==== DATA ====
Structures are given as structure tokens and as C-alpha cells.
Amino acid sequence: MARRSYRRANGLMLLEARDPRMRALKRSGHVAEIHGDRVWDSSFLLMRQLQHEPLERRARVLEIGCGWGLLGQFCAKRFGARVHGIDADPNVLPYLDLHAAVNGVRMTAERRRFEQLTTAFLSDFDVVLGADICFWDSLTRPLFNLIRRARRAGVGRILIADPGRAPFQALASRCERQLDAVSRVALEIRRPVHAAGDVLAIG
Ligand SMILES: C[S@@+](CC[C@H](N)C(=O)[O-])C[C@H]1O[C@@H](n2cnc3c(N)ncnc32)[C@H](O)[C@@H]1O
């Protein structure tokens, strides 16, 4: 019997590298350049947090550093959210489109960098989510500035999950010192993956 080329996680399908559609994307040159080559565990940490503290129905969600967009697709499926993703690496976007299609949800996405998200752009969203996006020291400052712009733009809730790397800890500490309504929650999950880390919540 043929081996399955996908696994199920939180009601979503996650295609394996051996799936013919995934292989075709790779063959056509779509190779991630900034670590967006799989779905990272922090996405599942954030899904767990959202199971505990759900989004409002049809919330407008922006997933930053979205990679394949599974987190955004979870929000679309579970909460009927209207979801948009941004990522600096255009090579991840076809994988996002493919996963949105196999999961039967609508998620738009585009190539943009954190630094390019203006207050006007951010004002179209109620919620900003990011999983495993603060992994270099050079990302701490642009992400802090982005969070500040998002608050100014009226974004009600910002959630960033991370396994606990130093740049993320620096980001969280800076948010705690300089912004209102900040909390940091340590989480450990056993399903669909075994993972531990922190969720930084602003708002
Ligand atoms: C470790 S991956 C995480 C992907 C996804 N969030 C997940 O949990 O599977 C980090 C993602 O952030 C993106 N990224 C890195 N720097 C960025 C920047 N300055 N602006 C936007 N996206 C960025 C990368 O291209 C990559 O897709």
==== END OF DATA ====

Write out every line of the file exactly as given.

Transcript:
Structures are given as structure tokens and as C-alpha cells.
Amino acid sequence: MARRSYRRANGLMLLEARDPRMRALKRSGHVAEIHGDRVWDSSFLLMRQLQHEPLERRARVLEIGCGWGLLGQFCAKRFGARVHGIDADPNVLPYLDLHAAVNGVRMTAERRRFEQLTTAFLSDFDVVLGADICFWDSLTRPLFNLIRRARRAGVGRILIADPGRAPFQALASRCERQLDAVSRVALEIRRPVHAAGDVLAIG
Ligand SMILES: C[S@@+](CC[C@H](N)C(=O)[O-])C[C@H]1O[C@@H](n2cnc3c(N)ncnc32)[C@H](O)[C@@H]1O
């Protein structure tokens, strides 16, 4: 019997590298350049947090550093959210489109960098989510500035999950010192993956 080329996680399908559609994307040159080559565990940490503290129905969600967009697709499926993703690496976007299609949800996405998200752009969203996006020291400052712009733009809730790397800890500490309504929650999950880390919540 043929081996399955996908696994199920939180009601979503996650295609394996051996799936013919995934292989075709790779063959056509779509190779991630900034670590967006799989779905990272922090996405599942954030899904767990959202199971505990759900989004409002049809919330407008922006997933930053979205990679394949599974987190955004979870929000679309579970909460009927209207979801948009941004990522600096255009090579991840076809994988996002493919996963949105196999999961039967609508998620738009585009190539943009954190630094390019203006207050006007951010004002179209109620919620900003990011999983495993603060992994270099050079990302701490642009992400802090982005969070500040998002608050100014009226974004009600910002959630960033991370396994606990130093740049993320620096980001969280800076948010705690300089912004209102900040909390940091340590989480450990056993399903669909075994993972531990922190969720930084602003708002
Ligand atoms: C470790 S991956 C995480 C992907 C996804 N969030 C997940 O949990 O599977 C980090 C993602 O952030 C993106 N990224 C890195 N720097 C960025 C920047 N300055 N602006 C936007 N996206 C960025 C990368 O291209 C990559 O897709």